Brazil Graft Crackdown Spurs Work For Lawyers, Corporate Change
SAO PAULO, March 24 (Reuters) - In the midst of Brazil's worst recession in decades, lawyer Thiago Jabor Pinheiro switched firms to focus full-time on one of the only booming fields in the scandal-plagued country: compliance and corporate ethics.
For Pinheiro, a massive corruption investigation unfolding at state-run oil firm Petrobras offers a golden opportunity. The scandal broke just as a tough new anti-corruption law went into effect in Brazil, raising the risk of prosecution for scores of companies.
The sweeping Petrobras investigation and the 2013 law, known as the Clean Companies Act, have sparked a frenzy of legal activity similar to what happened in the United States over a decade ago when the Foreign Corrupt Practices Act (FCPA) was implemented.
Brazilian magistrates have jailed some of Brazil's best-known executives, including Marcelo Odebrecht, the scion of a billionaire family controlling Latin America's largest engineering firm, and are increasingly turning their attention to companies themselves.
New raids are occurring on a near weekly basis, including recently one probing alleged tax fraud at steelmaker Gerdau SA .
"We believe the number of judicial and administrative cases is going to increase," Pinheiro, 33, said at the spacious Sao Paulo offices of Brazilian law firm Mattos Filho, where he started in December. "We want to be part of this movement."
Mattos Filho has expanded its compliance department - tasked with ensuring corporate clients strictly follow Brazilian legislation - from three lawyers to 17 people in three years.
The legislation has jolted Brazil's corporate culture by making it easier for companies, instead of just individuals, to be held responsible for graft. Some say Brazil's law is in some ways even tougher than the U.S. legislation that inspired it.
"This law did a lot more than just create rules. It brought new legal concepts, and even changed the opinion of society," said Fernando Villela de Andrade Vianna, a partner at Siqueira Castro, another one of Brazil's largest law firms. Since 2013, it has doubled the size of its compliance unit, which now has 15 lawyers.
A 2015 survey by consulting firm Deloitte said more than 60 percent of Brazilian companies had internal legal compliance departments, double the number in 2013.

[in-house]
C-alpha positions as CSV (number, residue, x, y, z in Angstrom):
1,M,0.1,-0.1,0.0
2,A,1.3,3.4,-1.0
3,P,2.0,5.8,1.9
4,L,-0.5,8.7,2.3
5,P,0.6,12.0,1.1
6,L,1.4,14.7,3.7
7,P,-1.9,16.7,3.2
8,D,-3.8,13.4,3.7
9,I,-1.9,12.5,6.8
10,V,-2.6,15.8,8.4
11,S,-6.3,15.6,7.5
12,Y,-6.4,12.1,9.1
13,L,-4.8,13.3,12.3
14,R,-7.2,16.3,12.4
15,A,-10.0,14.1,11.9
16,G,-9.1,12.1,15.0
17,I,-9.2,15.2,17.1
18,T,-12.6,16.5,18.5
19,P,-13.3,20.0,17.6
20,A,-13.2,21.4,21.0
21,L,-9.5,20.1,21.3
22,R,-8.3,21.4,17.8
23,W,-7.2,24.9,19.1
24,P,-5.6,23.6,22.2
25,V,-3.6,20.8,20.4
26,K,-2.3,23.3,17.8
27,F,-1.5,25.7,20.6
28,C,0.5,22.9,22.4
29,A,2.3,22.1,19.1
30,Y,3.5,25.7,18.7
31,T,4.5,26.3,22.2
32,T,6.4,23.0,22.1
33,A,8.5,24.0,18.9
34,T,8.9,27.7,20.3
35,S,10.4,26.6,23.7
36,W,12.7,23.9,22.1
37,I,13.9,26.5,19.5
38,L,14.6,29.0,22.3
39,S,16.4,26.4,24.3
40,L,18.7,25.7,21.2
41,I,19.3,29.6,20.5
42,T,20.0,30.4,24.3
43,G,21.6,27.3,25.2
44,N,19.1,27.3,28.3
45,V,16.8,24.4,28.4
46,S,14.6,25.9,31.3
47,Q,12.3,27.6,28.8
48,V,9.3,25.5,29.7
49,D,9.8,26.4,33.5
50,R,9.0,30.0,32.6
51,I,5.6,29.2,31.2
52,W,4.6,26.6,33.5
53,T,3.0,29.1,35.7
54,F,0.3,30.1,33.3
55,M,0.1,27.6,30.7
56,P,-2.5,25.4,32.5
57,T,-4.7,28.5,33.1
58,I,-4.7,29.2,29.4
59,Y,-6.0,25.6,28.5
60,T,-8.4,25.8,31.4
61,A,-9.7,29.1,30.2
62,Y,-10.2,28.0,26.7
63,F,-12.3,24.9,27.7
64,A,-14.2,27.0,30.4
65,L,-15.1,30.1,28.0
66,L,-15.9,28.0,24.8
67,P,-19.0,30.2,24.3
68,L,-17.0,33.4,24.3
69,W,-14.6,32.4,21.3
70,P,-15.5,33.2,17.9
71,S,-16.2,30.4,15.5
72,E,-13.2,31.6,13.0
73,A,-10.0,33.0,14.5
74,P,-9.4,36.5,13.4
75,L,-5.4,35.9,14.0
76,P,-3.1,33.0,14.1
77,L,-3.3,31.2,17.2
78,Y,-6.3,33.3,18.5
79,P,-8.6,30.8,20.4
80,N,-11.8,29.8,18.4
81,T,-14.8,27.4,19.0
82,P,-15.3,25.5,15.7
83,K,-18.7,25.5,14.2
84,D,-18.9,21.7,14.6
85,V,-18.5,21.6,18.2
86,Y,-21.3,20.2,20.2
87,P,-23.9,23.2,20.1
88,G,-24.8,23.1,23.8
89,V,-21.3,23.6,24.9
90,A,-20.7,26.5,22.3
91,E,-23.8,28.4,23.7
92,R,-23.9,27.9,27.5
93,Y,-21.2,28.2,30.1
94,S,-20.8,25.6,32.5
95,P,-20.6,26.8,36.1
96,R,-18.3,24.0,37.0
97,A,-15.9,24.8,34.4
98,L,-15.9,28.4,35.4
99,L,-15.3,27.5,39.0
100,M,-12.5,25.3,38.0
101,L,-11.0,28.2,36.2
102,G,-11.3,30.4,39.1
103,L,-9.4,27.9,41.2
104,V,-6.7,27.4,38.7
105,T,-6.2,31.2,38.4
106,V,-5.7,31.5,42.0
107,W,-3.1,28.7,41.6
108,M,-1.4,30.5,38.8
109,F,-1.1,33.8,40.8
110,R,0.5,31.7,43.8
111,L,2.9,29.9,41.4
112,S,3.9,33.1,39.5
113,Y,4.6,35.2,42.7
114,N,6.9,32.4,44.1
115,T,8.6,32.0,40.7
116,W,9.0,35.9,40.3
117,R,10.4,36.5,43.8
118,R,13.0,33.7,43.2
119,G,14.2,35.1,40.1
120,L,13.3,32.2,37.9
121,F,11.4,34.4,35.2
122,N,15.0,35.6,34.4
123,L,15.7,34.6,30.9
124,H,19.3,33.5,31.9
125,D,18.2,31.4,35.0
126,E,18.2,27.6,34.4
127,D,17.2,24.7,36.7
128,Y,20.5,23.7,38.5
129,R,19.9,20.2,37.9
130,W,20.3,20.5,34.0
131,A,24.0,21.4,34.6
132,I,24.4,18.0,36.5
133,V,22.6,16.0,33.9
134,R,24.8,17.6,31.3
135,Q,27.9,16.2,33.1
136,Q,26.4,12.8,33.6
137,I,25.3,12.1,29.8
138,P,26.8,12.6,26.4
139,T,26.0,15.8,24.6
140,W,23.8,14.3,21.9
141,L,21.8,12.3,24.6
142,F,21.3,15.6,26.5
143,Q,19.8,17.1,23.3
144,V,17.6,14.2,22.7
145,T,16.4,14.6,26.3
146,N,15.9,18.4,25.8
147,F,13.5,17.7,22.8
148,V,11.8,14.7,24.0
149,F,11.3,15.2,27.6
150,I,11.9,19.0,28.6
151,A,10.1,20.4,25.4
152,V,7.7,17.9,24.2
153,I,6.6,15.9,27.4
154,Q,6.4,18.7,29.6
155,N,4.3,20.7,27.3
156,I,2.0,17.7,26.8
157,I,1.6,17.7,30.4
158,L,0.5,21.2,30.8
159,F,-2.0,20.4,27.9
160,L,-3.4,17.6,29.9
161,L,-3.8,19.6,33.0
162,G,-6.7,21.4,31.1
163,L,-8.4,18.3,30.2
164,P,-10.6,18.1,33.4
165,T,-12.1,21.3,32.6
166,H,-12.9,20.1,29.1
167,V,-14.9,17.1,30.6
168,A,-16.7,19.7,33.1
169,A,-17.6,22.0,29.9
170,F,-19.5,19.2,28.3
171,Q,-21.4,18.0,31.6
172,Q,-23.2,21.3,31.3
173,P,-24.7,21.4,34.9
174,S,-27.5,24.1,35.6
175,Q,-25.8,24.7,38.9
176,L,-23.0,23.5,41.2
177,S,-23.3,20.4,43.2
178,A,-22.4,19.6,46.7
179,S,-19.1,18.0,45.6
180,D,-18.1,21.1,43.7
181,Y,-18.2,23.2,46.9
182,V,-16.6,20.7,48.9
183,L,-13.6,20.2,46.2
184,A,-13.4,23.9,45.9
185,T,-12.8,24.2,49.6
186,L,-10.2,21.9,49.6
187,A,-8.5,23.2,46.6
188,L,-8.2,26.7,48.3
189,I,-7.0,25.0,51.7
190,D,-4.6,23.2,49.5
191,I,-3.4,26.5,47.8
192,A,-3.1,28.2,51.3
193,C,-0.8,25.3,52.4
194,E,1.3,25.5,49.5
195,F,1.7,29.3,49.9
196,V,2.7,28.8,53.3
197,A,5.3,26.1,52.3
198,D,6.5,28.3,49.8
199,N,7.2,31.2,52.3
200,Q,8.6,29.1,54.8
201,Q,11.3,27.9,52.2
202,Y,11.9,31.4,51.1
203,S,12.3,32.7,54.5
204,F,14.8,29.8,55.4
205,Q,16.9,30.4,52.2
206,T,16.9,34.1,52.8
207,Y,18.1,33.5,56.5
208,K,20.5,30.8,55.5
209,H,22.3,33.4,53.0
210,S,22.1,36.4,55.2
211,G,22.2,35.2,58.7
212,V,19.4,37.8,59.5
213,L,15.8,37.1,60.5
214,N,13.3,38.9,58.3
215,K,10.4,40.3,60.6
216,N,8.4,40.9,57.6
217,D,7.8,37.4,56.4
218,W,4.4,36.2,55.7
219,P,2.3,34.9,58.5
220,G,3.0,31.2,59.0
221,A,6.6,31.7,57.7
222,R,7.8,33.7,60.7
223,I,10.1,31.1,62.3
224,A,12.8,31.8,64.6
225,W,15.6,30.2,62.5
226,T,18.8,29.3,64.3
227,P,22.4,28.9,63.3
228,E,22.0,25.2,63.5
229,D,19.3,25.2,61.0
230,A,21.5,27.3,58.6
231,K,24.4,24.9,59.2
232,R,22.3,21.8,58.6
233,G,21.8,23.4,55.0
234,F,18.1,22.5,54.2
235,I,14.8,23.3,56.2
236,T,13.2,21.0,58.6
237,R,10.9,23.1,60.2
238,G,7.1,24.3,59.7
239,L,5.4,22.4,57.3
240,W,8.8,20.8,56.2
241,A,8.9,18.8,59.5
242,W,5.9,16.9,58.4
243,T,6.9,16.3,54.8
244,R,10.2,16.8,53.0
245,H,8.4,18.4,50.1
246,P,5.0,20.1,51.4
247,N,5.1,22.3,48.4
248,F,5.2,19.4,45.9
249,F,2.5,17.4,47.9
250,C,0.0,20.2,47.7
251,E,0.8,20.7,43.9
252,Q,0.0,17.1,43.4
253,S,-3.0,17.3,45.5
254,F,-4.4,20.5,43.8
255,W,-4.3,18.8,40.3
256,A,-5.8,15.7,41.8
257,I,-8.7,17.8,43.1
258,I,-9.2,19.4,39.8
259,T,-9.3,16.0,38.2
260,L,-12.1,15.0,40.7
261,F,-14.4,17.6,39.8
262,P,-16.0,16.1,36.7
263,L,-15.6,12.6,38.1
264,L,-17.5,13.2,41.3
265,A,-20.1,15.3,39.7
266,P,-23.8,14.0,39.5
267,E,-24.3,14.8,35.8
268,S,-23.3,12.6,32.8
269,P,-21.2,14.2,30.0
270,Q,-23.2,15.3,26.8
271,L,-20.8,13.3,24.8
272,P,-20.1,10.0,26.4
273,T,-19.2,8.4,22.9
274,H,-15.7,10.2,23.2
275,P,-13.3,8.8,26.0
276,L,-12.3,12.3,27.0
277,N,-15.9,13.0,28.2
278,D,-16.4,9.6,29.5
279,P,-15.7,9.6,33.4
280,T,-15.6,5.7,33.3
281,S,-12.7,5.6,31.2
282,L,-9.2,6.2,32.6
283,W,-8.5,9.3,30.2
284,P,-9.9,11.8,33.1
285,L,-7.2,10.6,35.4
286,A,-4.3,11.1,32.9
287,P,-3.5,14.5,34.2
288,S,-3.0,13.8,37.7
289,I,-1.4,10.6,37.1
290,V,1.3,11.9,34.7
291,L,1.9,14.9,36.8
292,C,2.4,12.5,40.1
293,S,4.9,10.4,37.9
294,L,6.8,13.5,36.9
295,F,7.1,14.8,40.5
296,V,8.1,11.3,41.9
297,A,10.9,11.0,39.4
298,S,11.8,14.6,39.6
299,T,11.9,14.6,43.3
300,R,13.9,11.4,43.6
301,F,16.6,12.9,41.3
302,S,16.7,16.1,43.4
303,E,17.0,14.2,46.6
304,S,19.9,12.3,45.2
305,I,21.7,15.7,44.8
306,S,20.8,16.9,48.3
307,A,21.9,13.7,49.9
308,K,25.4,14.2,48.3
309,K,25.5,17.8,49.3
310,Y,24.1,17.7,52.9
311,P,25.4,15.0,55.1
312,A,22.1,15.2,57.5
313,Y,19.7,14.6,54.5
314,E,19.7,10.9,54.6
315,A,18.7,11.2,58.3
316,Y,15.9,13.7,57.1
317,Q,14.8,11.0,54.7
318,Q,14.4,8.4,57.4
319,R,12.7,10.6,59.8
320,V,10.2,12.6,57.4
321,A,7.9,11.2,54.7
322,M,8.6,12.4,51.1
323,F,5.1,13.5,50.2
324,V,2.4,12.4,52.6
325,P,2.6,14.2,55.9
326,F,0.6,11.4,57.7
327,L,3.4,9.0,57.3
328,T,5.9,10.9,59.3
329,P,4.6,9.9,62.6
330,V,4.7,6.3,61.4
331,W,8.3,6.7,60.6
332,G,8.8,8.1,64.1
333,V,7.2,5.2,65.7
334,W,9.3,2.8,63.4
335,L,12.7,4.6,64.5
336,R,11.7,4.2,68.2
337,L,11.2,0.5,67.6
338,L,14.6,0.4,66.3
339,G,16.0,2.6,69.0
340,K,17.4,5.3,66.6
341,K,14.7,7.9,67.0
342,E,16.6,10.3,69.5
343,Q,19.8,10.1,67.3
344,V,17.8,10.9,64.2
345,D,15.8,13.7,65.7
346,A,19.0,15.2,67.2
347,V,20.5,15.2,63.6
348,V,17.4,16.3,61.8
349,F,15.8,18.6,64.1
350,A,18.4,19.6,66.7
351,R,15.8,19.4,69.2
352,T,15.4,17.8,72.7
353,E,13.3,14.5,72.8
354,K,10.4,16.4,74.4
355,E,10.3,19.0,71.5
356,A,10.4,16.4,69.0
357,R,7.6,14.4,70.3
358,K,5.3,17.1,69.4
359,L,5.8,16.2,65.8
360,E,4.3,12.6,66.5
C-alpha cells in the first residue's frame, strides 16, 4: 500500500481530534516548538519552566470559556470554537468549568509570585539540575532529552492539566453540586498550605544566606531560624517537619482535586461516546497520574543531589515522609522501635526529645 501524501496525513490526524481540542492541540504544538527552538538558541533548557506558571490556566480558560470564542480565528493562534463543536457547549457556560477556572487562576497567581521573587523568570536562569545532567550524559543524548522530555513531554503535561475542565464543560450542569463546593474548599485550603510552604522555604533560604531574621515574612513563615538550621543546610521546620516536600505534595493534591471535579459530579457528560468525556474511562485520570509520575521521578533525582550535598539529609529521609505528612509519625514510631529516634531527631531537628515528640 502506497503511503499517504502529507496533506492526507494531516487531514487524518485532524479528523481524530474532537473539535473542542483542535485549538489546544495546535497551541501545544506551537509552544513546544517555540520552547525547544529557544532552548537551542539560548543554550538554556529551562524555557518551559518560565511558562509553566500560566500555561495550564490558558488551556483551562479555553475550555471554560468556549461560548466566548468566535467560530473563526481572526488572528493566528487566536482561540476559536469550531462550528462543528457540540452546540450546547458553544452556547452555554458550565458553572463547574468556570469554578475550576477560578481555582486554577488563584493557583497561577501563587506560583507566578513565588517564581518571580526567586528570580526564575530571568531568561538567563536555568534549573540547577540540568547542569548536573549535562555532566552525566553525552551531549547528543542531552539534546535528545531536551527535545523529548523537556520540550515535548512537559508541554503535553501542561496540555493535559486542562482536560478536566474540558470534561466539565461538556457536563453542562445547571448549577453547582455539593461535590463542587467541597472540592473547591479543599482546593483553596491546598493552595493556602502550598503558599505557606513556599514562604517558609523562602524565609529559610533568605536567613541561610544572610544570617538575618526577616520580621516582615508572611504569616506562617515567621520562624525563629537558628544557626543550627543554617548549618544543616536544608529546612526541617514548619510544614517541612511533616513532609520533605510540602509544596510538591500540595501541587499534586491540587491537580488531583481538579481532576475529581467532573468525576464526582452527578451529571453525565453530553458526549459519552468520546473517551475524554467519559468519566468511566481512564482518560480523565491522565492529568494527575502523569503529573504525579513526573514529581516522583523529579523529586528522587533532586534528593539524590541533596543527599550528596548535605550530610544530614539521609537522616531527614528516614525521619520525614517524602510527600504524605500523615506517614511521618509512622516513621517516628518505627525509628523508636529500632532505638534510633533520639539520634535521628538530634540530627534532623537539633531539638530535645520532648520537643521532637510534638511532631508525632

Ronaldo Fragoso, head of corporate risk management for Deloitte in Brazil, said the number is even higher today.
Odebrecht SA, which had previously denied participating in the Petrobras scheme, pledged on Tuesday to overhaul its transparency and anti-corruption requirements in line with international standards. It also said its executives would seek plea deals and collaborate with prosecutors to help "build a better Brazil."
Brazil has few trained compliance professionals so demand for international specialists is strong, particularly as the Petrobras investigation turns up violations of the FCPA by U.S. companies that did business in Brazil or Brazilian companies whose stocks or bonds are registered to trade in the United States.
U.S. law firms such as Gibson, Dunn & Crutcher, which is conducting an FCPA review of Petrobras, and Hogan Lovells, in charge of the internal review at state-run electric utility Eletrobras, are partnering with Brazilian law firms to review possible violations of laws in both countries.
Consulting firms and auditors like Kroll, which was hired by Eletrobras, and KPMG, contracted by meatpacker JBS SA, are also benefiting.
"A lot of people I know in the market are heading down to Sao Paulo and Rio," said Richard Smith, head of Regulatory and Governmental Investigations at Norton Rose Fulbright in Washington.
Smith, like many U.S. compliance specialists working in Brazil, remains based in the United States and travels back and forth.
The change is visible at Petrobras, or Petroleo Brasileiro SA as it is formally known. The company wrote off $2.1 billion in losses to corruption and also faces a class action lawsuit brought by investors in the United States.
Previously, Renato Duque, one of the first people jailed in the corruption scandal, oversaw compliance along with engineering and services. Now a senior compliance officer is one of the company's top six executives and a former member of Brazil's attorney general's office sits on its board.
Prior to the investigation, the board barely read financial statements before approving them but last quarter they got the documents in advance and worked from 8 a.m. to 8 p.m. without a lunch break before voting, according to a source with knowledge of the meeting.
Marcel Fonseca, who is implementing a global compliance program at JBS, another of Brazil's corporate giants, says business relations in notoriously informal Brazil are becoming "more structured" as a result of the scandal and the new law.
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